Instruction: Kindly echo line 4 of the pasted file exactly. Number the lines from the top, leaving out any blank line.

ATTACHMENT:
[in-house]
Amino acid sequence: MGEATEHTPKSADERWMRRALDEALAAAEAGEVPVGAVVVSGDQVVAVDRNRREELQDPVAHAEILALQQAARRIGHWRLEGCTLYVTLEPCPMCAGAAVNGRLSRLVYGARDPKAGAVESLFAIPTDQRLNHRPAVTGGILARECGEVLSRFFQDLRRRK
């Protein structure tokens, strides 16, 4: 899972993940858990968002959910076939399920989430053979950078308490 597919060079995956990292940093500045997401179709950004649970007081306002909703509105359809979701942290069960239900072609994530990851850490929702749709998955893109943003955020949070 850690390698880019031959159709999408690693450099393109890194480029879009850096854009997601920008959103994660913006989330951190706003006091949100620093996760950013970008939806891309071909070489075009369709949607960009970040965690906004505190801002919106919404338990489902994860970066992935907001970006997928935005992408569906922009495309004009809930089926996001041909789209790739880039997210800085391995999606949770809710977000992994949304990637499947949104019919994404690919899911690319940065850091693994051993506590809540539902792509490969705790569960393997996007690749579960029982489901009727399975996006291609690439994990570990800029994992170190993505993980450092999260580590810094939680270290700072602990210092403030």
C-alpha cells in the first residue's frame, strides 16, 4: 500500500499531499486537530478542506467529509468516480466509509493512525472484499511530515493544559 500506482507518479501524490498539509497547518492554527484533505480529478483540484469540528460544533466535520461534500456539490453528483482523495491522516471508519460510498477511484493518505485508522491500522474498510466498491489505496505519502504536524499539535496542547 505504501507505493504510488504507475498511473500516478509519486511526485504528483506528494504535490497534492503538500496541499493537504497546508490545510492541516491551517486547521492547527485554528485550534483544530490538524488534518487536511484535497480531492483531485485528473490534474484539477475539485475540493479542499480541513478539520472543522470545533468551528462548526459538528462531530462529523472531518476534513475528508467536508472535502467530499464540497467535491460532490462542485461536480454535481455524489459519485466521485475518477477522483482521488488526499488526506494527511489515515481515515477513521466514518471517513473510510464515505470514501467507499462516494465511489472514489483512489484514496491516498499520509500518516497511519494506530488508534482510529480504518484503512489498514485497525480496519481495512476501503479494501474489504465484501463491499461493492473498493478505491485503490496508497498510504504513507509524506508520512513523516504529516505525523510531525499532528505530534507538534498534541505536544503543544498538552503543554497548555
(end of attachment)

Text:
C-alpha cells in the first residue's frame, strides 16, 4: 500500500499531499486537530478542506467529509468516480466509509493512525472484499511530515493544559 500506482507518479501524490498539509497547518492554527484533505480529478483540484469540528460544533466535520461534500456539490453528483482523495491522516471508519460510498477511484493518505485508522491500522474498510466498491489505496505519502504536524499539535496542547 505504501507505493504510488504507475498511473500516478509519486511526485504528483506528494504535490497534492503538500496541499493537504497546508490545510492541516491551517486547521492547527485554528485550534483544530490538524488534518487536511484535497480531492483531485485528473490534474484539477475539485475540493479542499480541513478539520472543522470545533468551528462548526459538528462531530462529523472531518476534513475528508467536508472535502467530499464540497467535491460532490462542485461536480454535481455524489459519485466521485475518477477522483482521488488526499488526506494527511489515515481515515477513521466514518471517513473510510464515505470514501467507499462516494465511489472514489483512489484514496491516498499520509500518516497511519494506530488508534482510529480504518484503512489498514485497525480496519481495512476501503479494501474489504465484501463491499461493492473498493478505491485503490496508497498510504504513507509524506508520512513523516504529516505525523510531525499532528505530534507538534498534541505536544503543544498538552503543554497548555